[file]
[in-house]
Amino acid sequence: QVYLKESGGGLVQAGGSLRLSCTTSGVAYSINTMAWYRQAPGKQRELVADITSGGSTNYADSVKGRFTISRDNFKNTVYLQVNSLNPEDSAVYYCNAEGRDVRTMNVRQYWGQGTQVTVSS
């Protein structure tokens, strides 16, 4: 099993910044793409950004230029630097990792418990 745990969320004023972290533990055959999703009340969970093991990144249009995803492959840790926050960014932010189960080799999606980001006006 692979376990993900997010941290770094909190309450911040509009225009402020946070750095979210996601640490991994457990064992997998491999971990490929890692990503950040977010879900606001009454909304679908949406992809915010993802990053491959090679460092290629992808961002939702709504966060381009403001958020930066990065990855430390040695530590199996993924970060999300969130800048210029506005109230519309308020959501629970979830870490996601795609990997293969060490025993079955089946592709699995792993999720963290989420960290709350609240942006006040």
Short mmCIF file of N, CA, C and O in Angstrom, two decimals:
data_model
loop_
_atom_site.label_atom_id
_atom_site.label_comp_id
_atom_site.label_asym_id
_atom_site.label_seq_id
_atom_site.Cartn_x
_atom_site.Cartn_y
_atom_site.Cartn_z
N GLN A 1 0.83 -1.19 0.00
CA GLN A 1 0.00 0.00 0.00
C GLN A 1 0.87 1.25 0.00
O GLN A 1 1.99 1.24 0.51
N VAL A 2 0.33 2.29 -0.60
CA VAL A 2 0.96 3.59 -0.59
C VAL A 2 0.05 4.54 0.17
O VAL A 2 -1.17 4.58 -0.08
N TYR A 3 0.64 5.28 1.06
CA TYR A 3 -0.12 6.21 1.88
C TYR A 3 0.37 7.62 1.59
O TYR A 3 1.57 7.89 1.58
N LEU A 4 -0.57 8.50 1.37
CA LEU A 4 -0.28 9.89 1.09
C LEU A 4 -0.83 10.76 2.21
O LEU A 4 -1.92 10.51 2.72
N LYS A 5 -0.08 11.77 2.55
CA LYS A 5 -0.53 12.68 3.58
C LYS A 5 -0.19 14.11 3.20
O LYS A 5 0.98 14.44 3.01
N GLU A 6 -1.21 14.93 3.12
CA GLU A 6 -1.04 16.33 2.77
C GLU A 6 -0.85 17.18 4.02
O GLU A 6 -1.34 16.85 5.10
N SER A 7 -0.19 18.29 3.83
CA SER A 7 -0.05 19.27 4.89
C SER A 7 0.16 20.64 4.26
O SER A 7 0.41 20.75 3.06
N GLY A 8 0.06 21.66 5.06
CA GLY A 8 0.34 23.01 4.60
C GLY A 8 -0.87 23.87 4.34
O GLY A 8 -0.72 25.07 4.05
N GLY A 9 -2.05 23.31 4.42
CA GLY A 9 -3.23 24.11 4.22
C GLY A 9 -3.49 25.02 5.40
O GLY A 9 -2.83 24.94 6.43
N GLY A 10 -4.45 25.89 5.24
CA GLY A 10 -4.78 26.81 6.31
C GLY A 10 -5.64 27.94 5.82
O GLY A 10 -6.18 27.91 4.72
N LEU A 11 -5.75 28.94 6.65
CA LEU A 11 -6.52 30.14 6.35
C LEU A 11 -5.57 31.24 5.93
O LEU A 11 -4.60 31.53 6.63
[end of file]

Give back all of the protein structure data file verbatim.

[in-house]
Amino acid sequence: QVYLKESGGGLVQAGGSLRLSCTTSGVAYSINTMAWYRQAPGKQRELVADITSGGSTNYADSVKGRFTISRDNFKNTVYLQVNSLNPEDSAVYYCNAEGRDVRTMNVRQYWGQGTQVTVSS
């Protein structure tokens, strides 16, 4: 099993910044793409950004230029630097990792418990 745990969320004023972290533990055959999703009340969970093991990144249009995803492959840790926050960014932010189960080799999606980001006006 692979376990993900997010941290770094909190309450911040509009225009402020946070750095979210996601640490991994457990064992997998491999971990490929890692990503950040977010879900606001009454909304679908949406992809915010993802990053491959090679460092290629992808961002939702709504966060381009403001958020930066990065990855430390040695530590199996993924970060999300969130800048210029506005109230519309308020959501629970979830870490996601795609990997293969060490025993079955089946592709699995792993999720963290989420960290709350609240942006006040």
Short mmCIF file of N, CA, C and O in Angstrom, two decimals:
data_model
loop_
_atom_site.label_atom_id
_atom_site.label_comp_id
_atom_site.label_asym_id
_atom_site.label_seq_id
_atom_site.Cartn_x
_atom_site.Cartn_y
_atom_site.Cartn_z
N GLN A 1 0.83 -1.19 0.00
CA GLN A 1 0.00 0.00 0.00
C GLN A 1 0.87 1.25 0.00
O GLN A 1 1.99 1.24 0.51
N VAL A 2 0.33 2.29 -0.60
CA VAL A 2 0.96 3.59 -0.59
C VAL A 2 0.05 4.54 0.17
O VAL A 2 -1.17 4.58 -0.08
N TYR A 3 0.64 5.28 1.06
CA TYR A 3 -0.12 6.21 1.88
C TYR A 3 0.37 7.62 1.59
O TYR A 3 1.57 7.89 1.58
N LEU A 4 -0.57 8.50 1.37
CA LEU A 4 -0.28 9.89 1.09
C LEU A 4 -0.83 10.76 2.21
O LEU A 4 -1.92 10.51 2.72
N LYS A 5 -0.08 11.77 2.55
CA LYS A 5 -0.53 12.68 3.58
C LYS A 5 -0.19 14.11 3.20
O LYS A 5 0.98 14.44 3.01
N GLU A 6 -1.21 14.93 3.12
CA GLU A 6 -1.04 16.33 2.77
C GLU A 6 -0.85 17.18 4.02
O GLU A 6 -1.34 16.85 5.10
N SER A 7 -0.19 18.29 3.83
CA SER A 7 -0.05 19.27 4.89
C SER A 7 0.16 20.64 4.26
O SER A 7 0.41 20.75 3.06
N GLY A 8 0.06 21.66 5.06
CA GLY A 8 0.34 23.01 4.60
C GLY A 8 -0.87 23.87 4.34
O GLY A 8 -0.72 25.07 4.05
N GLY A 9 -2.05 23.31 4.42
CA GLY A 9 -3.23 24.11 4.22
C GLY A 9 -3.49 25.02 5.40
O GLY A 9 -2.83 24.94 6.43
N GLY A 10 -4.45 25.89 5.24
CA GLY A 10 -4.78 26.81 6.31
C GLY A 10 -5.64 27.94 5.82
O GLY A 10 -6.18 27.91 4.72
N LEU A 11 -5.75 28.94 6.65
CA LEU A 11 -6.52 30.14 6.35
C LEU A 11 -5.57 31.24 5.93
O LEU A 11 -4.60 31.53 6.63